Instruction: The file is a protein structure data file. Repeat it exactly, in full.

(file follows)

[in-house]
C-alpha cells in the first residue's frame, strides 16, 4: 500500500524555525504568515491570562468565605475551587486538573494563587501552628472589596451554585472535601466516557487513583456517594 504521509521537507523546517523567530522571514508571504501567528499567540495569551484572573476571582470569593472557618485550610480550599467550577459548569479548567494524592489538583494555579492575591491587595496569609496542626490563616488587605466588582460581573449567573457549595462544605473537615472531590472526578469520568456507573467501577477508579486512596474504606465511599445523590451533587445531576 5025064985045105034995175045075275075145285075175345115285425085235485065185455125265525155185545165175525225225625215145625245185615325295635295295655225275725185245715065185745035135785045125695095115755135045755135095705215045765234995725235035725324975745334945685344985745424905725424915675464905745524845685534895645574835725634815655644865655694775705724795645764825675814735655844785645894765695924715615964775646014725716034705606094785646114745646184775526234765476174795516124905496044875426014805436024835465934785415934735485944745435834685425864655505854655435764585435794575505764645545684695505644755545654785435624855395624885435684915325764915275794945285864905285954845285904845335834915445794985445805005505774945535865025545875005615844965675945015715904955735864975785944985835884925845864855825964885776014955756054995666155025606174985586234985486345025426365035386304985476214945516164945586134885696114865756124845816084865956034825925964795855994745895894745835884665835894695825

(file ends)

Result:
[in-house]
C-alpha cells in the first residue's frame, strides 16, 4: 500500500524555525504568515491570562468565605475551587486538573494563587501552628472589596451554585472535601466516557487513583456517594 504521509521537507523546517523567530522571514508571504501567528499567540495569551484572573476571582470569593472557618485550610480550599467550577459548569479548567494524592489538583494555579492575591491587595496569609496542626490563616488587605466588582460581573449567573457549595462544605473537615472531590472526578469520568456507573467501577477508579486512596474504606465511599445523590451533587445531576 5025064985045105034995175045075275075145285075175345115285425085235485065185455125265525155185545165175525225225625215145625245185615325295635295295655225275725185245715065185745035135785045125695095115755135045755135095705215045765234995725235035725324975745334945685344985745424905725424915675464905745524845685534895645574835725634815655644865655694775705724795645764825675814735655844785645894765695924715615964775646014725716034705606094785646114745646184775526234765476174795516124905496044875426014805436024835465934785415934735485944745435834685425864655505854655435764585435794575505764645545684695505644755545654785435624855395624885435684915325764915275794945285864905285954845285904845335834915445794985445805005505774945535865025545875005615844965675945015715904955735864975785944985835884925845864855825964885776014955756054995666155025606174985586234985486345025426365035386304985476214945516164945586134885696114865756124845816084865956034825925964795855994745895894745835884665835894695825